H/T Western Journal.
The worst in energy price increases is yet to come.
Gasoline costs in America are rising and have topped prices from before the impacts of COVID-19 triggered months of declines
On Thursday, data from Gas Buddy showed the average price of gas at the pump hit a 12-month high of $2.50 a gallon, according to Fox Business. The average cost of gasoline was roughly the same as of Sunday, data reveals.
Gas Buddy showed prices were at $2.42 per gallon on average last February before dropping as low as $1.74 per gallon last April.
Gas Buddy senior petroleum analyst Patrick De Haan told Fox the overall recovery from the pandemic is helping prices to rise, as is the context of increasing global demand amid a production cut from the Organization of Petroleum Exporting Countries.
“Unfortunately prices are likely to continue rising in the weeks and months ahead so long as we continue to see improvement in the pandemic,” he said.
“They could rise another 15 to 35 cents a gallon by summer, [it’s] all really contingent on what happens in the months ahead with COVID.”
Although DeHaan has said that the current price increase cannot be blamed on President Joe Biden’s policies, he has also indicated that in the long run, energy costs will be impacted by what Biden does.
“Cancelling the Keystone XL would mainly hurt consumers by limiting reliable crude oil imports from Canada and again reducing the US’ energy security,” he tweeted.
Biden’s action stopped the construction of the pipeline, which had not yet begun to carry oil south from Canada.
Some commentators believe, however, there is a connection between the current spike in gasoline prices and the start of the Biden administration.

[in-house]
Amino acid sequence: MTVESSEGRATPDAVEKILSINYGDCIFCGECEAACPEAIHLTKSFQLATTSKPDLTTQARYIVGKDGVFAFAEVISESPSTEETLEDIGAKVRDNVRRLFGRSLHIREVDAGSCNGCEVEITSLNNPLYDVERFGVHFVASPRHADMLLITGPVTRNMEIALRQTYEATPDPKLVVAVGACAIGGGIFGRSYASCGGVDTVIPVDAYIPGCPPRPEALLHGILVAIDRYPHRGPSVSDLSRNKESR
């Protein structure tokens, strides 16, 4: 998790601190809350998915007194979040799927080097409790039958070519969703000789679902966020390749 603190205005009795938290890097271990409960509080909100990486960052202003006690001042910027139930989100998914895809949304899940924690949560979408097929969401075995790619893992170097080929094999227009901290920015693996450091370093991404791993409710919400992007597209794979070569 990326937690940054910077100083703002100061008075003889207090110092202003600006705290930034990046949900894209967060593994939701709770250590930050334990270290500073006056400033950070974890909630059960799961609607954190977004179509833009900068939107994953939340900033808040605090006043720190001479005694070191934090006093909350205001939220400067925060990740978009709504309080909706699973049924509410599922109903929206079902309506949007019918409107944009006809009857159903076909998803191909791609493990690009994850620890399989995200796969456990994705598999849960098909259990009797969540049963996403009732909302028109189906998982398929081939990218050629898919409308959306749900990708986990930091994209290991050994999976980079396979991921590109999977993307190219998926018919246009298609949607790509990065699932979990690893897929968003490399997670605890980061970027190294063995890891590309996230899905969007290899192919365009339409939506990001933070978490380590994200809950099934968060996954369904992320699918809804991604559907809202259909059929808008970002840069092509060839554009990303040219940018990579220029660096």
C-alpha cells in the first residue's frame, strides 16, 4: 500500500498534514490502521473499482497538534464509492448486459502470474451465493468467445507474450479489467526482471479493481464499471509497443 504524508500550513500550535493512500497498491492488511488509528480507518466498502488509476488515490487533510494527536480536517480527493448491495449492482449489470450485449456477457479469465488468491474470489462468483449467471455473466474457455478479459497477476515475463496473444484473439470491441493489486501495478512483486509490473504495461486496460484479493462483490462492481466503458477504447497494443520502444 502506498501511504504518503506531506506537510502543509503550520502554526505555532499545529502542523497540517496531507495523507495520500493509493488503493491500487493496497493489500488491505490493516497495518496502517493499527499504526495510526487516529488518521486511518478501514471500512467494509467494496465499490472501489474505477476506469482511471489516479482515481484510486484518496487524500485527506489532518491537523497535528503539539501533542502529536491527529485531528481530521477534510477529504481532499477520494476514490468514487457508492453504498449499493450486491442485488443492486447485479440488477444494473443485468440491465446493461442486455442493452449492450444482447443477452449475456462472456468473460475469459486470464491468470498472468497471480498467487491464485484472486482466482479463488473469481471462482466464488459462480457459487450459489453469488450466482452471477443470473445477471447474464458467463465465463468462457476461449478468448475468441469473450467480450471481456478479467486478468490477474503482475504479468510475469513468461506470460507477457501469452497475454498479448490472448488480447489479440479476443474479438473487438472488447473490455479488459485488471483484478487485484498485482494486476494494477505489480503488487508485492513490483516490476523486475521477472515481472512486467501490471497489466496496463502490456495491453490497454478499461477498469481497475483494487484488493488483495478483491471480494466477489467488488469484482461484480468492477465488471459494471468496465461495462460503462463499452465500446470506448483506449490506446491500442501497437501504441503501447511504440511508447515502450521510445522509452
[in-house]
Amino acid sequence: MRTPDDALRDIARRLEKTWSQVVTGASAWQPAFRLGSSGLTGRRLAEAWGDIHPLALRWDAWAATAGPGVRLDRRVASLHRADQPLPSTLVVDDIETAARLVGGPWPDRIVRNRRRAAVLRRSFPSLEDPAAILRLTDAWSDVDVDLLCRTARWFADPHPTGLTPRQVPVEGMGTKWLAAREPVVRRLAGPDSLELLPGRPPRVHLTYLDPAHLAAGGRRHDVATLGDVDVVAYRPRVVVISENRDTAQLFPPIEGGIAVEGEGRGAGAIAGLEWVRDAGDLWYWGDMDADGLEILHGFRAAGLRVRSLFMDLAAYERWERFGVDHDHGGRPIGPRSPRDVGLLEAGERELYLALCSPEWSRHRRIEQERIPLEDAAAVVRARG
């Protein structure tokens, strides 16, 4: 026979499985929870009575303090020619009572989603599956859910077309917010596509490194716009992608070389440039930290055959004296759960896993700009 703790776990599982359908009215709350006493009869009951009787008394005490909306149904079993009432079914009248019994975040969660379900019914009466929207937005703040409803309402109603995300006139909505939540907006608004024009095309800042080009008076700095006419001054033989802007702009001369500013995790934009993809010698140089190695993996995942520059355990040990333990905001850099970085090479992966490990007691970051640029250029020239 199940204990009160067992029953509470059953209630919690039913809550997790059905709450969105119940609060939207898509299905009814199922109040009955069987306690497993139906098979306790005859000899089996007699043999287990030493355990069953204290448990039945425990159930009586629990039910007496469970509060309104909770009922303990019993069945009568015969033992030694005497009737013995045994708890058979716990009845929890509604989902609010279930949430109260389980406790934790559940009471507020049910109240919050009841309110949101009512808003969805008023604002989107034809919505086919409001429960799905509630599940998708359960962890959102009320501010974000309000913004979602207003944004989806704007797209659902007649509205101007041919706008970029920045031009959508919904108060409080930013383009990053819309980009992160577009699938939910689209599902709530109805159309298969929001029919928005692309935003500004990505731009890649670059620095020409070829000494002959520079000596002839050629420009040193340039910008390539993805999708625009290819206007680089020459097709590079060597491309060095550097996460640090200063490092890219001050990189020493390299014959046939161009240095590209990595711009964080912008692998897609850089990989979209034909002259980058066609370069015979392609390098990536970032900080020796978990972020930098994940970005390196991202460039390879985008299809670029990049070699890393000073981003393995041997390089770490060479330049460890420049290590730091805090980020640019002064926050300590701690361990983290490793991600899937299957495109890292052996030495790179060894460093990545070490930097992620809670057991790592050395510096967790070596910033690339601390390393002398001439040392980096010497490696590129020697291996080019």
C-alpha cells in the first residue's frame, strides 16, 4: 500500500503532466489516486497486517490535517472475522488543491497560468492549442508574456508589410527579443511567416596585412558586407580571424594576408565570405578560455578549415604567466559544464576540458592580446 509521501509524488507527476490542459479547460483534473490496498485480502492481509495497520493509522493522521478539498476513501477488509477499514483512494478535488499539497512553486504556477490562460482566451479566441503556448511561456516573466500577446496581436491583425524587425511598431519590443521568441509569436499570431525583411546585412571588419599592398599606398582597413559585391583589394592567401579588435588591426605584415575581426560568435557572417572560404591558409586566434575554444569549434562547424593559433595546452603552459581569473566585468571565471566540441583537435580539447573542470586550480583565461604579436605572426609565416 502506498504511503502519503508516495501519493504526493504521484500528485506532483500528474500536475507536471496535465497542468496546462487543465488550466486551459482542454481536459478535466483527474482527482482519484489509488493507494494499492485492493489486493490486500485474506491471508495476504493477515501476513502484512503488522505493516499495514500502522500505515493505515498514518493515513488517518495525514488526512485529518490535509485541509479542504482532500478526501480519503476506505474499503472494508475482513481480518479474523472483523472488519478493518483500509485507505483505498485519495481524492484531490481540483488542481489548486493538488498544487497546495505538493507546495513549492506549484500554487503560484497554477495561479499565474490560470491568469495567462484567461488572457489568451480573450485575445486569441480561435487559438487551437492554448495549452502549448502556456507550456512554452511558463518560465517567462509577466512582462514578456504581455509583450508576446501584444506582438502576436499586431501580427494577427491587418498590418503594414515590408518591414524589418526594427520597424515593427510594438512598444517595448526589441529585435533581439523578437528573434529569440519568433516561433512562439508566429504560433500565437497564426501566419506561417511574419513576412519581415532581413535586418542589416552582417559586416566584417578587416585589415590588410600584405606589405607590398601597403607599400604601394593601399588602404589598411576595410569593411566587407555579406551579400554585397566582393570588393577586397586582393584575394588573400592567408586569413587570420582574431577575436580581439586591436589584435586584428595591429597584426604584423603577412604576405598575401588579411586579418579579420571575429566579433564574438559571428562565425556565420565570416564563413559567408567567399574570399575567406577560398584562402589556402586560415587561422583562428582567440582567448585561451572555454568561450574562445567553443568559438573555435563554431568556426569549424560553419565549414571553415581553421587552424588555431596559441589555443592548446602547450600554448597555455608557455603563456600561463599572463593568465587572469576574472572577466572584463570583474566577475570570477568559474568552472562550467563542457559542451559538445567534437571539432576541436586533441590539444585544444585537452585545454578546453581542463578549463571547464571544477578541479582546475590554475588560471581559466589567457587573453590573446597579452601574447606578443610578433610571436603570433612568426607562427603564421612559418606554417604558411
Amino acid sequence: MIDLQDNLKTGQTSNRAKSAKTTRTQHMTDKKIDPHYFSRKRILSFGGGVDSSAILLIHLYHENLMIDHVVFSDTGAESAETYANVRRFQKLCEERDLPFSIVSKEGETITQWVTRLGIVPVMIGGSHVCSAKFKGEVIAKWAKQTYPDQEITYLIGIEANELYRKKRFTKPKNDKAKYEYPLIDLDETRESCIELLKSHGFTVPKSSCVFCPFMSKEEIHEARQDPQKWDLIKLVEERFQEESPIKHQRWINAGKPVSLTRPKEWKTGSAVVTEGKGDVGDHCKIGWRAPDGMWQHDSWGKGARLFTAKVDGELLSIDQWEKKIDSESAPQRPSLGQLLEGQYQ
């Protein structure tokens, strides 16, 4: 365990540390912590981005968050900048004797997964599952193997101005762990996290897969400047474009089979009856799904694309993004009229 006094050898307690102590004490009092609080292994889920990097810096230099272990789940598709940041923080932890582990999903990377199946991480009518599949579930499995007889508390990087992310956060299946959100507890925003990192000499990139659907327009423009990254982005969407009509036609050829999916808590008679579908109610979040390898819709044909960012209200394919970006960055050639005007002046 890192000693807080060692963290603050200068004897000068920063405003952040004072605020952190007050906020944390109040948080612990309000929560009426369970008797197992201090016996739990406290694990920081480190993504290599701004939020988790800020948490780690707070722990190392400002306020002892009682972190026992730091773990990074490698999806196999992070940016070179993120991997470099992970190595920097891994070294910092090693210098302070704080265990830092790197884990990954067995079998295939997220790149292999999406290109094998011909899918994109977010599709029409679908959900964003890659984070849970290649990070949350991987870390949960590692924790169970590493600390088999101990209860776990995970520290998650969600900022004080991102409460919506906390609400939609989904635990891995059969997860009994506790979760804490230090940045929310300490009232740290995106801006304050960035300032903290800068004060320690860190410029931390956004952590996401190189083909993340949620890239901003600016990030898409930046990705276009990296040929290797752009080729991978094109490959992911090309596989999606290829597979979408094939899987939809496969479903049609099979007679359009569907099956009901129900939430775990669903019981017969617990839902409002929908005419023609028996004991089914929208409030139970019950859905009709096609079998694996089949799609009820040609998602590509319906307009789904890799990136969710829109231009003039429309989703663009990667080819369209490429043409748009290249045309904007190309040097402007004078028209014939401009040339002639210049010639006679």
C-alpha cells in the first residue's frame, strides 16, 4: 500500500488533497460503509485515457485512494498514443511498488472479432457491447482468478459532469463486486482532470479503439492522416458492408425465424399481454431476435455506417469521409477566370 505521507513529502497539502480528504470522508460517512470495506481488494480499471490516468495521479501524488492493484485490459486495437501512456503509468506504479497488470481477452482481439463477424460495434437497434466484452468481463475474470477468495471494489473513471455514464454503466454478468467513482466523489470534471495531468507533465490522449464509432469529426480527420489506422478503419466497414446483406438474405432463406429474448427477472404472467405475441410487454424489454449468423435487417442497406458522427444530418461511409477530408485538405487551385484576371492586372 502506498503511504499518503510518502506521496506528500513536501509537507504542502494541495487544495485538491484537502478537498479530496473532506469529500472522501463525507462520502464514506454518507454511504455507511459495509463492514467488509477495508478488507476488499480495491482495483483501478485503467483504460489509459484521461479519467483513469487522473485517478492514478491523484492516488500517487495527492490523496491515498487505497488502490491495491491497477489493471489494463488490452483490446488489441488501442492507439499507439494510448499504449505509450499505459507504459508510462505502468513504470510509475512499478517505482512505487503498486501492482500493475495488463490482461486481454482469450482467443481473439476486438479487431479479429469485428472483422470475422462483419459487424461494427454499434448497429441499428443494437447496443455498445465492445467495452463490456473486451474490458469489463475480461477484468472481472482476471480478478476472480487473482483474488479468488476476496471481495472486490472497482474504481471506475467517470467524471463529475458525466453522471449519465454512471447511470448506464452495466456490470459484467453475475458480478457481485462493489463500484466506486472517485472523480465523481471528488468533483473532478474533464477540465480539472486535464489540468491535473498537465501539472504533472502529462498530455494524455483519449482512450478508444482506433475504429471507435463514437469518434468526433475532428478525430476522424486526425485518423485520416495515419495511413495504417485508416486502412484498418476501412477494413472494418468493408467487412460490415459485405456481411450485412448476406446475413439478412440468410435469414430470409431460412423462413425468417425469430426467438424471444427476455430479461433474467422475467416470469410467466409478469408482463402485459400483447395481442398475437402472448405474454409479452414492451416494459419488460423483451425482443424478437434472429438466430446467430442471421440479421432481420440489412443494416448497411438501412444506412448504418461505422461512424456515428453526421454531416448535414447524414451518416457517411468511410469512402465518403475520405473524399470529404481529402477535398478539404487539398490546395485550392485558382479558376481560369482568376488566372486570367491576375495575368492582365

The flow of oil could be further restricted if Democratic Rep. Ilhan Omar of Minnesota gets her way and the Enbridge Line 3 pipeline project is canceled.
Further, Biden is being urged to permanently shut down the Dakota Access Pipeline.
The Line 3 project involves replacing a 1960s-era line. Enbridge, the company building the replacement line, said the Canadian part of the line is complete, and all that is left to go is the segment of the pipeline that runs through Minnesota
Omar, however, is arguing that “we cannot afford to build more fossil fuel infrastructure.”
“That is especially true for projects like Line 3, which are designed for the dirtiest and most carbon-intensive fossil fuel there is, tar sands crude oil,” Omar said in a letter to Biden earlier this month. “Climate change is not just a risk, but a risk multiplier — all of the other known impacts of Line 3 will be greatly exacerbated by climate change.”
Although Omar said the Line 3 project is bad for indigenous people, the company said tribes support it.
“Enbridge has demonstrated ongoing respect for tribal sovereignty. As the result of negotiations with tribal leadership Line 3 was routed outside of the Leech Lake Band of Ojibwe Reservation and through the Reservation of the Fond du Lac Band of Lake Superior Chippewa,” the company said in a statement to Fox Business. “Both Leech Lake and Fond du Lac have spoken and written repeatedly in support of project permits.”